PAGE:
There might be a product you use so much that your friends and relatives say you should buy stock in the company. If you’re like most people, though, you probably won’t.
It’s rare for investors to hold individual stock. Federal Reserve data show that less than 14% of families invest this way. In most cases, people are investing in stocks indirectly, through mutual funds or index funds.
But if you’re itching to get hands-on with some active stock trading, this guide will help get you started.
1. Decide if this is the right strategy for you
The majority of 401(k) plans don’t allow participants to purchase individual stocks — instead, investors choose from a selection of mutual and index funds. Both give investors a mix of stocks or other securities, which is less risky than individual stock trading. After choosing which funds to invest in, the account holder is largely hands-off.
Trading individual stock not only carries more risk, it requires more effort than investing in mutual or index funds. You need to actively watch your positions and understand whether and how to react to market moves. This is not the kind of risk most retirement investors want to take on.
But if you’ve maxed out 401(k) matching dollars from your employer and you’ve also started investing in an IRA, you can typically buy and trade stocks within that account. Trading within an IRA can be beneficial: Because these accounts are tax-advantaged, taxes on capital gains will be deferred or avoided completely.
If you’ve contributed the annual maximums to a 401(k) and an IRA, you are likely on track to meet retirement goals and willing and able to take more risk by stock trading, so you might want to open a taxable brokerage account with an online broker and trade within that account.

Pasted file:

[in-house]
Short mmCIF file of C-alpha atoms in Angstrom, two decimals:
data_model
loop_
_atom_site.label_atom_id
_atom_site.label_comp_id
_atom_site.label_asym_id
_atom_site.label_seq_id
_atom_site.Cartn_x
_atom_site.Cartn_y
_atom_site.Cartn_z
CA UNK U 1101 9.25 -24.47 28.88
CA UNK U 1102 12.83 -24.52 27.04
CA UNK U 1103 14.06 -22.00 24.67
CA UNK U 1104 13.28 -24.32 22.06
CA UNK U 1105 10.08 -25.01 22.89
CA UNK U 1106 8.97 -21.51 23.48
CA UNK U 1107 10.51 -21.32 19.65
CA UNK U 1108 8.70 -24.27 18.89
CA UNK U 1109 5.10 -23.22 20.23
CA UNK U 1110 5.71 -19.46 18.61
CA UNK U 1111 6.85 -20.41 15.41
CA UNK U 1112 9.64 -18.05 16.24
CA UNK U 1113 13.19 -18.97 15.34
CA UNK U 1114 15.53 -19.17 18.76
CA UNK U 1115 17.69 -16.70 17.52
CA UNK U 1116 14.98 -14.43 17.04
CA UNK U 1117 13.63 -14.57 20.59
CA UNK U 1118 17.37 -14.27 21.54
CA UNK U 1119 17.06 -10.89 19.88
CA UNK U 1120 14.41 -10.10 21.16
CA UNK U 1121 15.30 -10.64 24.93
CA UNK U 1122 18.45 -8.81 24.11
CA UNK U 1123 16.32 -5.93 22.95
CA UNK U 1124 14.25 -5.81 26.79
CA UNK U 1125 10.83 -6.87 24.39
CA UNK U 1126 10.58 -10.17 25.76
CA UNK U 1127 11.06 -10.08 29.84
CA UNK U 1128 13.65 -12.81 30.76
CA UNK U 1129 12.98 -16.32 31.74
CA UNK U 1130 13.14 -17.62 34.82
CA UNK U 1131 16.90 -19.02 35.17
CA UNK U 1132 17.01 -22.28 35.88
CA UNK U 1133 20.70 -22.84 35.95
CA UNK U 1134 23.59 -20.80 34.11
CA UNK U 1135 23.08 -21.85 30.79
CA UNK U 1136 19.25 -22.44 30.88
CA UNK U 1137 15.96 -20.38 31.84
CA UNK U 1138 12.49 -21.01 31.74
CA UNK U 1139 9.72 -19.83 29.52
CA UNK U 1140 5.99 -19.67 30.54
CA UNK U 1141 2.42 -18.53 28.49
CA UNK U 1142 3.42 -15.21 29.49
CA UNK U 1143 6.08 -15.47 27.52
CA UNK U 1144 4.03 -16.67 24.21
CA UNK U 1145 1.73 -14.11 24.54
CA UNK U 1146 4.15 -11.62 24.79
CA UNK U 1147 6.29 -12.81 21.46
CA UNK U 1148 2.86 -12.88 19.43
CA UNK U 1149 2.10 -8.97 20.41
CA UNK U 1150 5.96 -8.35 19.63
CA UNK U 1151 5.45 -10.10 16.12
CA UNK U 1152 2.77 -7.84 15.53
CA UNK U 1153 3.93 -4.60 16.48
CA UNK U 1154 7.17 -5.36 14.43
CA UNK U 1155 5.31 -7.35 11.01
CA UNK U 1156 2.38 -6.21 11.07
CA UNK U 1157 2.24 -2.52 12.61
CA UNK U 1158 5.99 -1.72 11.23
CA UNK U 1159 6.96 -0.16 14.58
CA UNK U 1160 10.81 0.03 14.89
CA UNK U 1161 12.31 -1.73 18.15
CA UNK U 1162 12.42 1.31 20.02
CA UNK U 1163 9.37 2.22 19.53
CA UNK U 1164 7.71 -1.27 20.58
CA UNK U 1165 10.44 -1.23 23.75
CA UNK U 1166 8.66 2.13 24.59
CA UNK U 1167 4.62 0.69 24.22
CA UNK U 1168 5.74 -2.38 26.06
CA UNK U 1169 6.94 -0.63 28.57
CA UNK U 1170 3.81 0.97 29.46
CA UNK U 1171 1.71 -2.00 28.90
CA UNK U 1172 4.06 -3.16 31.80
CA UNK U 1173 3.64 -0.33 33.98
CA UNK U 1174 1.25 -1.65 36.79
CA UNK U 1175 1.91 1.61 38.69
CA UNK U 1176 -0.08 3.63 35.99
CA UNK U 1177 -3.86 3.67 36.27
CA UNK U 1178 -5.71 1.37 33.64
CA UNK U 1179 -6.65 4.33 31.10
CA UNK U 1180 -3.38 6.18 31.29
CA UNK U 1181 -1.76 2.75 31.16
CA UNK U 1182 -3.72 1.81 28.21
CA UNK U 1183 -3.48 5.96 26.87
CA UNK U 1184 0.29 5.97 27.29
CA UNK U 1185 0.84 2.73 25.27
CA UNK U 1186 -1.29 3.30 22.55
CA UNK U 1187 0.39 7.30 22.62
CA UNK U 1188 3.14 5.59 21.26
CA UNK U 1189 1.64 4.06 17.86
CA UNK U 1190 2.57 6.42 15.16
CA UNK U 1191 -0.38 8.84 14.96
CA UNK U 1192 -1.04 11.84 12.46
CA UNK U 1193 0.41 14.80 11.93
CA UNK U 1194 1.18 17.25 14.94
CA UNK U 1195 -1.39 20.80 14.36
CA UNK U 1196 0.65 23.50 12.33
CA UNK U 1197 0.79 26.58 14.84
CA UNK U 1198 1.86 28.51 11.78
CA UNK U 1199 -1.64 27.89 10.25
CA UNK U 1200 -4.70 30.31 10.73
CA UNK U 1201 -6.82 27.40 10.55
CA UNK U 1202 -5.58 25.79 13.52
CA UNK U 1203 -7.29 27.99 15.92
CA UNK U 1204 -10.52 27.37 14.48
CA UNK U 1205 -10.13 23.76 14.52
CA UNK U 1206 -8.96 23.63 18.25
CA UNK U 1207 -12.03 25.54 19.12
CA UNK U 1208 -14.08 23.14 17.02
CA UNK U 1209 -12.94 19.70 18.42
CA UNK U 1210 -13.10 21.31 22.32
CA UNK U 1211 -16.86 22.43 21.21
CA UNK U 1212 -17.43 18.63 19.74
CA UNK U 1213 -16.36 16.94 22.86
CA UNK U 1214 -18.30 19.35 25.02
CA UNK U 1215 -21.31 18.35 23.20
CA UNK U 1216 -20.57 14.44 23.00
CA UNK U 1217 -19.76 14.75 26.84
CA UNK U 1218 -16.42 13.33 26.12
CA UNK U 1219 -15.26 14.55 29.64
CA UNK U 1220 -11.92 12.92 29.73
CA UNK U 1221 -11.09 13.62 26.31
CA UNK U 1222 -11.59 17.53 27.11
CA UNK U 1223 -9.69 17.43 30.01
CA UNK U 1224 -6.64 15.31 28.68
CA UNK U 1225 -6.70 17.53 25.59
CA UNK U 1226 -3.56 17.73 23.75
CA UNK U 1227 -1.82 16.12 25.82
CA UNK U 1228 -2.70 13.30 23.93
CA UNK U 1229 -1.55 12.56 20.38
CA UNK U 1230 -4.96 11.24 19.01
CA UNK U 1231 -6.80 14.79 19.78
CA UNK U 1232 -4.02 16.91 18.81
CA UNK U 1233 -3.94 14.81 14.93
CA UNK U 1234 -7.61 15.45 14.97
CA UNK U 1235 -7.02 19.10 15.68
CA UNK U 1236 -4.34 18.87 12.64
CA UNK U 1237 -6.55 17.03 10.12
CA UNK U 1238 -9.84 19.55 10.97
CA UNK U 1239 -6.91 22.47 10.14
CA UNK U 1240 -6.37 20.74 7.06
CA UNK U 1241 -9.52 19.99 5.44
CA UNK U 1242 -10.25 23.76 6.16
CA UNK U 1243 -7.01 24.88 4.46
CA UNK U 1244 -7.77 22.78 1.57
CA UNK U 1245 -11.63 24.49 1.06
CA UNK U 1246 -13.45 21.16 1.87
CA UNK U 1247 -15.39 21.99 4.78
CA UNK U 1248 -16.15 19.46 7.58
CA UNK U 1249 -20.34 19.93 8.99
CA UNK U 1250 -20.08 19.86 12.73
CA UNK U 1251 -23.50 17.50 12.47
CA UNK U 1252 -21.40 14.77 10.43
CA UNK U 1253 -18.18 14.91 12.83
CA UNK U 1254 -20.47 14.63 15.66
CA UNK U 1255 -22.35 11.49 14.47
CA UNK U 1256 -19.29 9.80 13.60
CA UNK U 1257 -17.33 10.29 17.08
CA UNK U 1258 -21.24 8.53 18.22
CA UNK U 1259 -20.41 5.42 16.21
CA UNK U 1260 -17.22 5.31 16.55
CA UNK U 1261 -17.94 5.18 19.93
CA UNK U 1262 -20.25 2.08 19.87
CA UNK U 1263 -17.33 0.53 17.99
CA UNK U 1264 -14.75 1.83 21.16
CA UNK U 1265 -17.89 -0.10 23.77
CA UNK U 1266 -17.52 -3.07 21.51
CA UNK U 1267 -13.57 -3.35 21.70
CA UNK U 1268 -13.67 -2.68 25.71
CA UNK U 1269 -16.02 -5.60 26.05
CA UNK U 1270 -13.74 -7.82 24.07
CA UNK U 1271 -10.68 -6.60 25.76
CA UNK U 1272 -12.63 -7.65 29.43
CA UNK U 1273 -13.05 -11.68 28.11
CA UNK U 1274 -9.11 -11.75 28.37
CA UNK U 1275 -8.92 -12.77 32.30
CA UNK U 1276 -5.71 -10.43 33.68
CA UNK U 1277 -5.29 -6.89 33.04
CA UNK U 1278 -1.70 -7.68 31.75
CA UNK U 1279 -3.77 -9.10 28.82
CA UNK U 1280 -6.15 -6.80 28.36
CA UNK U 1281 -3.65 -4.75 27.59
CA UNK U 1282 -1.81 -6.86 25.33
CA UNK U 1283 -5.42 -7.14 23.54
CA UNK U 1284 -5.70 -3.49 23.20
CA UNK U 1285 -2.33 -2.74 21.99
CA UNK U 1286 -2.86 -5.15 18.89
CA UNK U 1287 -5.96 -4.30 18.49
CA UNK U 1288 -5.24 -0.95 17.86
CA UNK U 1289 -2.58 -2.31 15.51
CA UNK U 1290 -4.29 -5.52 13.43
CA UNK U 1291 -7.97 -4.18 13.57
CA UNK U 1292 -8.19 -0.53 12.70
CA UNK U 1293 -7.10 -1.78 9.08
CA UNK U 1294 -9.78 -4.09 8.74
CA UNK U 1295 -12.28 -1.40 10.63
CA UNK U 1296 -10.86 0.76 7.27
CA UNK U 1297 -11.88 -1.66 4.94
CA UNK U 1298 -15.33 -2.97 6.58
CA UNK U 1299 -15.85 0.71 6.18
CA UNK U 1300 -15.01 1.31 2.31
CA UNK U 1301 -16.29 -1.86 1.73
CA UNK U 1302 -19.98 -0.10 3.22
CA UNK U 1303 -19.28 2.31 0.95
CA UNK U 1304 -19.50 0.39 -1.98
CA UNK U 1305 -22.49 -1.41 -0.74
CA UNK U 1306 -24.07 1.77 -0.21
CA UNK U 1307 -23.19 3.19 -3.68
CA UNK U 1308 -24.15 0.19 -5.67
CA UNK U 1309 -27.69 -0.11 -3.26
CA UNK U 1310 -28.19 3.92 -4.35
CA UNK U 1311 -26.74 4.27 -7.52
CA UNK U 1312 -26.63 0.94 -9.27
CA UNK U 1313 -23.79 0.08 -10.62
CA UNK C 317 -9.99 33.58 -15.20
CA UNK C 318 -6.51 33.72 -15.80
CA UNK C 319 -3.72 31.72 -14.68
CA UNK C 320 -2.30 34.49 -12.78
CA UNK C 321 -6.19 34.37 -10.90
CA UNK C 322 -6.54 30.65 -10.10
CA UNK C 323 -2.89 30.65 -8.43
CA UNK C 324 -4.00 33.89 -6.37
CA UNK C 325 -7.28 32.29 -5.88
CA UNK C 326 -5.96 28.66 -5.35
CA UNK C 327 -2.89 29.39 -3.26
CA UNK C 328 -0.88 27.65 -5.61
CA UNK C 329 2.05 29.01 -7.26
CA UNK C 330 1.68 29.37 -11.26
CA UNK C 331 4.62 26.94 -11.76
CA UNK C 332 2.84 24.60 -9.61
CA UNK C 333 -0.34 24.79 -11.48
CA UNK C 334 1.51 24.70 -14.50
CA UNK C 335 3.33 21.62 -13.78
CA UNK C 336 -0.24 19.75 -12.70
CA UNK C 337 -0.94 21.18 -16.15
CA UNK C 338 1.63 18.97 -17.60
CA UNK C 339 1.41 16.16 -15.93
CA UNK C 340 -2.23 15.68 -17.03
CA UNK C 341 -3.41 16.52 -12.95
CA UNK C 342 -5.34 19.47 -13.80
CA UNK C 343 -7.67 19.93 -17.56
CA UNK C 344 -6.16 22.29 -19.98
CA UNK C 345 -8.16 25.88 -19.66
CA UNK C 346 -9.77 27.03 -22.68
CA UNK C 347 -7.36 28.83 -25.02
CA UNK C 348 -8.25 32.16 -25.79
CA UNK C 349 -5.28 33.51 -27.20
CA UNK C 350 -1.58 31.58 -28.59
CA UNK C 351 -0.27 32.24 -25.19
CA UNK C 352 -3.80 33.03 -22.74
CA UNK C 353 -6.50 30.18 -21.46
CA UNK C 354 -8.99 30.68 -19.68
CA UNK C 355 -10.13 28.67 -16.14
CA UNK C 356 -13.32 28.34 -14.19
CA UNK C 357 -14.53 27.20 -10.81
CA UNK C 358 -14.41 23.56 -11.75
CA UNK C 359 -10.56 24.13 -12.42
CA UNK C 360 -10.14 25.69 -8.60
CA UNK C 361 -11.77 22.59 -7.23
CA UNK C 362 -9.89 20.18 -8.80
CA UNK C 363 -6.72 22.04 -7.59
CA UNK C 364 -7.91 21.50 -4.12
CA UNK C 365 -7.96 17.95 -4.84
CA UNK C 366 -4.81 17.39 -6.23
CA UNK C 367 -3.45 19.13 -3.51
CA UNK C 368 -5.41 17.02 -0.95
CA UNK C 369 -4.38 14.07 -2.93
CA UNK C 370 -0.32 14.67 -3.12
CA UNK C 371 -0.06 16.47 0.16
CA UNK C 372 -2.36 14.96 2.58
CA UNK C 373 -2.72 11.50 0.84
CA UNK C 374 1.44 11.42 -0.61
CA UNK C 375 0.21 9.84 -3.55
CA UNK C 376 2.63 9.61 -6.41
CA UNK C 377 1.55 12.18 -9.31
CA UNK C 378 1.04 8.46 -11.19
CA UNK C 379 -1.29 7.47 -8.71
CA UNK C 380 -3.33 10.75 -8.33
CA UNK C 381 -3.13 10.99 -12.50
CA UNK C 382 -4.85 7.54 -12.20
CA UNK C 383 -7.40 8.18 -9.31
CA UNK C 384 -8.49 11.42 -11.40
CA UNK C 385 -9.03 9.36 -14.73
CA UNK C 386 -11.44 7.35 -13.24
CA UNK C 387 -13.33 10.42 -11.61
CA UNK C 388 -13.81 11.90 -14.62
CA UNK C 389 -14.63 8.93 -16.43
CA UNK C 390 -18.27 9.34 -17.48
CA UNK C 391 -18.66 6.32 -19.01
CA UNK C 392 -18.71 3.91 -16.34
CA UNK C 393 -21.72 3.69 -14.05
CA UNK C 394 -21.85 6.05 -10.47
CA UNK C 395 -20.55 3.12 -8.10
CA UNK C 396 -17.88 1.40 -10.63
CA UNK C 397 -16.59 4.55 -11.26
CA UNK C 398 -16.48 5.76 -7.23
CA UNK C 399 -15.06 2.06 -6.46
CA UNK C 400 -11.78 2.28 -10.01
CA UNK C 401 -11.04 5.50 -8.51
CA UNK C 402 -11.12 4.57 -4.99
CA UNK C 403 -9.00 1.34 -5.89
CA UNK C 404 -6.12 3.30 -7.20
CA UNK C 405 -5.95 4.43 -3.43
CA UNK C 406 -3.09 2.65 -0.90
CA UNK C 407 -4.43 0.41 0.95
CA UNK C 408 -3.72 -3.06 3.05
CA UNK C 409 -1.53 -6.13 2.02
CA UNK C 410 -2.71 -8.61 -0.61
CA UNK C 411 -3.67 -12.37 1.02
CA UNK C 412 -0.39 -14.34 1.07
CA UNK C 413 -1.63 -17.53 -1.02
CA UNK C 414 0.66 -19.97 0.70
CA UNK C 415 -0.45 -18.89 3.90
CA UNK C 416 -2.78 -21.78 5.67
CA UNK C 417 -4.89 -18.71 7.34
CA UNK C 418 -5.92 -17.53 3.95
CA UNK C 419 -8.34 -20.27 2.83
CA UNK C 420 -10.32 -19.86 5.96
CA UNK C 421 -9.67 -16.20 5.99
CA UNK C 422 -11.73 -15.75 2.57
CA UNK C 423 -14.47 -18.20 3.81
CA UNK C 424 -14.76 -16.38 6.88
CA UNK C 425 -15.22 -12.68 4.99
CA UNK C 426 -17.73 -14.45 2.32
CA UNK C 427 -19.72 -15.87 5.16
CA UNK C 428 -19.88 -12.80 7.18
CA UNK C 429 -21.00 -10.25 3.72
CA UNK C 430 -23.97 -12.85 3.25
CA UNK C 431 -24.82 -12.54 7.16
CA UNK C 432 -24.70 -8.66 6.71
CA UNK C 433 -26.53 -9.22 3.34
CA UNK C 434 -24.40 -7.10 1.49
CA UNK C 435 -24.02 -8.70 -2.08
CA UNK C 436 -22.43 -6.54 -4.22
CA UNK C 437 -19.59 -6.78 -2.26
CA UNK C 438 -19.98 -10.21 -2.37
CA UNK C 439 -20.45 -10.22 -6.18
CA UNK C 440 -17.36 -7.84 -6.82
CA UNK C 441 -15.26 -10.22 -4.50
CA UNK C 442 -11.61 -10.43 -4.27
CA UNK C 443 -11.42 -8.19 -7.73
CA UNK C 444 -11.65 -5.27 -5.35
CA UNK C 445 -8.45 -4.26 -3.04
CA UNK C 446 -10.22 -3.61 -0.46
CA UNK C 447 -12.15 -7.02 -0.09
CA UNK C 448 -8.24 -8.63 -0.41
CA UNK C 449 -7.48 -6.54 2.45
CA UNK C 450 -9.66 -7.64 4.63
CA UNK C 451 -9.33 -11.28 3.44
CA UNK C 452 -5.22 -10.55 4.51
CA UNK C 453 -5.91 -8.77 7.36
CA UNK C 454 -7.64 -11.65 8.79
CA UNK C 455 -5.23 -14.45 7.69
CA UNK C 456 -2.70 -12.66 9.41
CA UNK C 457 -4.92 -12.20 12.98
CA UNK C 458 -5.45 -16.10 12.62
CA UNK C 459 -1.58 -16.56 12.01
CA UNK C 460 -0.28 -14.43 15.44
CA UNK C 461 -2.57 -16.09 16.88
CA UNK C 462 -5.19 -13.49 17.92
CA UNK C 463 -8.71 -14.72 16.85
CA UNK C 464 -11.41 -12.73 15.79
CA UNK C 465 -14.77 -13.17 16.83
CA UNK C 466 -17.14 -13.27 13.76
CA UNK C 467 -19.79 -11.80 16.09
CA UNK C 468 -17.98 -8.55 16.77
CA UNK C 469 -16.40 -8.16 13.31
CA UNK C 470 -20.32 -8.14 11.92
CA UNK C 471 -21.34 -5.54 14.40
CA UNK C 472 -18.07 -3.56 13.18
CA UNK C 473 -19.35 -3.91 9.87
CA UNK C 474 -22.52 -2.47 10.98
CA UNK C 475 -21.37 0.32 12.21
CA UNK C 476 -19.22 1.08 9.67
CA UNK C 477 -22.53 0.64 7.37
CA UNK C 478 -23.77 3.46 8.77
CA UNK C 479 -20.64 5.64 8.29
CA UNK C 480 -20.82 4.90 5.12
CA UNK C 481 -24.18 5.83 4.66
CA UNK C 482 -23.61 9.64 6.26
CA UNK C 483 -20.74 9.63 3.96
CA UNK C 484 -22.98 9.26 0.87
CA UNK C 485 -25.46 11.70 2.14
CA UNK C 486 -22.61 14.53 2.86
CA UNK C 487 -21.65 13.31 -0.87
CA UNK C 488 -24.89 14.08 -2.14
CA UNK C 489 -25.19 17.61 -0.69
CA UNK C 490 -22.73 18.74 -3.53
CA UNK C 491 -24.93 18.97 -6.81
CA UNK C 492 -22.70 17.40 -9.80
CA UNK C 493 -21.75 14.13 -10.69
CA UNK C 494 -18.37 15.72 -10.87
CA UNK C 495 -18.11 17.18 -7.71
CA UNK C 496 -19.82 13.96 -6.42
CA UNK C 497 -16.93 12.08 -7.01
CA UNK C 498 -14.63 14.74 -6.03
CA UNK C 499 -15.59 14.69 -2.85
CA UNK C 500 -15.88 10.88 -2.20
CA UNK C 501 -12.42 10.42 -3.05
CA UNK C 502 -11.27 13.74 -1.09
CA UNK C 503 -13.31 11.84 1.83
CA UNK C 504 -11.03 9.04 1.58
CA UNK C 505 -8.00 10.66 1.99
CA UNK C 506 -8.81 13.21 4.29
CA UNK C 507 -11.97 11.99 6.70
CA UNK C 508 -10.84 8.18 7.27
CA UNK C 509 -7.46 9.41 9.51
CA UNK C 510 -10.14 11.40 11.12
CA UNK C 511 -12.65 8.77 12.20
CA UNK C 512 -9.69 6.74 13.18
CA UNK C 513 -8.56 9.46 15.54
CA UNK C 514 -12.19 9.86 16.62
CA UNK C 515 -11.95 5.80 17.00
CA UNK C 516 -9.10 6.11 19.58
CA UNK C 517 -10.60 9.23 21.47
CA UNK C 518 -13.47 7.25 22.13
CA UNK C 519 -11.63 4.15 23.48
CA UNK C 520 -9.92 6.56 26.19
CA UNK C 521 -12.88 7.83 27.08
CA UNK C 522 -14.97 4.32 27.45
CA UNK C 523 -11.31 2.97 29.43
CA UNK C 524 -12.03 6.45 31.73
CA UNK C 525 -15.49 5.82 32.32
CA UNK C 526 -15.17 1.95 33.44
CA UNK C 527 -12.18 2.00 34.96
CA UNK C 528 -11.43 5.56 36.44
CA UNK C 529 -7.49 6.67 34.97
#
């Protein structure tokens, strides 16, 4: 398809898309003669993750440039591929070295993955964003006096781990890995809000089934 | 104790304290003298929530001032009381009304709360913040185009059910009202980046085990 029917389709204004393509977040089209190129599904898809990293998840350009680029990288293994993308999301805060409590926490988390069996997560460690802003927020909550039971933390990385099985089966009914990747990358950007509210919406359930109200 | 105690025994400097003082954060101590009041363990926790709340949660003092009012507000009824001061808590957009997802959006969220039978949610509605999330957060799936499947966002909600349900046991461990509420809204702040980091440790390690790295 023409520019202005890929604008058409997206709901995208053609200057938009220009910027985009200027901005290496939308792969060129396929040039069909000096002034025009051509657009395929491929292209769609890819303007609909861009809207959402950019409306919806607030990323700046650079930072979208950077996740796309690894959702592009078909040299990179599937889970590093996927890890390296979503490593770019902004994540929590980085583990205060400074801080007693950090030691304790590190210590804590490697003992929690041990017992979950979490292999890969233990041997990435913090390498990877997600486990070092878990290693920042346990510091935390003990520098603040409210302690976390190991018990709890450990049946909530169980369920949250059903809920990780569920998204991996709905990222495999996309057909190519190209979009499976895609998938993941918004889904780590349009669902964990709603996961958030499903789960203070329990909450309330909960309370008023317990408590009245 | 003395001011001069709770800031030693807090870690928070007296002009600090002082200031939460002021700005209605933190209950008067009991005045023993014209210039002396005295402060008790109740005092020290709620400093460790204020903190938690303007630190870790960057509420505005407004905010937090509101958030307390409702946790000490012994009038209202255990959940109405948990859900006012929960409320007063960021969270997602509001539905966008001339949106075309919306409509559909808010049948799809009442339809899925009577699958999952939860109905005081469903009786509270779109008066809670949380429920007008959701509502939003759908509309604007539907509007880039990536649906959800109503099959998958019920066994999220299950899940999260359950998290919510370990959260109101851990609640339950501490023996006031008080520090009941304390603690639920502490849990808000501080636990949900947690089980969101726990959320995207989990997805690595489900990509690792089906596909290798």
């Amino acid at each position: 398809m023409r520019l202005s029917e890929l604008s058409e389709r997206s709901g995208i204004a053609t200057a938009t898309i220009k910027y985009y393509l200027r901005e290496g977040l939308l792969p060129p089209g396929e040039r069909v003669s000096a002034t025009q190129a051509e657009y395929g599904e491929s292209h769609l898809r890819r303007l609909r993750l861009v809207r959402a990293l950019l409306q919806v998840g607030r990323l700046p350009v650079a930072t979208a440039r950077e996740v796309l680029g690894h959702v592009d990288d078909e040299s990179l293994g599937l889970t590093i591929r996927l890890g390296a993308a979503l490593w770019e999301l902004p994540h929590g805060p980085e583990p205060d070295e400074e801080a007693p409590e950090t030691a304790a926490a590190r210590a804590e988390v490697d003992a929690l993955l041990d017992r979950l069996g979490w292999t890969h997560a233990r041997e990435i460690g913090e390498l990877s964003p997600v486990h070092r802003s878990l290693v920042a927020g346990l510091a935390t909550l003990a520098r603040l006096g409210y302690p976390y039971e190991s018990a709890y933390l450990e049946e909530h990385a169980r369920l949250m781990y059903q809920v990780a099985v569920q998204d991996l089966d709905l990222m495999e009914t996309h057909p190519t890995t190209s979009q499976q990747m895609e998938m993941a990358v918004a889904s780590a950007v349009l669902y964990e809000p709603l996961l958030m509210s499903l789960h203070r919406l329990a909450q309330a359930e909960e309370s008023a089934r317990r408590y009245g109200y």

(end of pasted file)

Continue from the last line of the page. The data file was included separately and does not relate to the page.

2. Get an education
Before you trade anything, learn everything you can about investing and the markets.Mistakes can be costly.
Also, most brokers offer their own educational centers and a staff of former traders or investment advisors who can guide you. Some brokers, such as TD Ameritrade andOptionsHouse, offer their clients paper trading, a simulation of trading that is a great way to practice without money or risk involved.
3. Select an online broker
Once you have a better handle on what you’re doing, you’ll also have some idea of what you need in an online broker. Consider what sort of stock trading software is the best fit.New traders will want a platform that is streamlined, easy to navigate, and incorporates how-to advice and a trader community of peers to help answer questions.
Other considerations in choosing an online broker include how often you plan to trade — which will affect expenses — and what level of research and tools you expect.
In general, beginner traders should prioritize customer support, educational resources, and account and trade minimums over things like commissions — which run between $4 and $12 per trade — particularly because you probably won’t be trading frequently. If you do start trading more often, you can always move to a lower-cost broker.
4. Start researching stocks
Your account is open, and you’re ready to start investing. What’s next? Picking stocks, of course, and that’s the hairy part.
Most traders start by doing a thorough analysis of a company, looking at public information including earnings reports, financial filings and SEC reports, as well as outside research reports from professional analysts. Much of this should be provided by your broker, along with recent company news and risk ratings.
Start slowly, picking one or two stocks and investing a set amount of money that you are prepared to lose. You can plow gains back into the stock — or into other companies — but don’t add more money to the pot until you know what you’re doing and can put research into other companies.
5. Make a plan and stick to it
Investing can be emotional, particularly for those new to the game. Losing money doesn’t feel good, and it’s easy to panic and pull out at the wrong time. It’s also easy to get swept up in the excitement of what feels like a winning stock.
That’s why it’s important to plan how much you want to invest at what price, and determine how far you’re willing to let a stock fall before you get out. Using the right type of trade order can help you stay on plan and avoid emotional responses. For example, stop-loss orders trigger a sale if a stock drops to a certain price, which can minimize risk and losses.
The bottom line
You don’t need to engage in stock trading to accumulate a nest egg. The best way to build wealth is by saving early and often, then investing that money in a diversified portfolio that takes an appropriate amount of risk for your age. But if you’re keen to trade, go into it slowly with a base of knowledge and awareness of potential risks.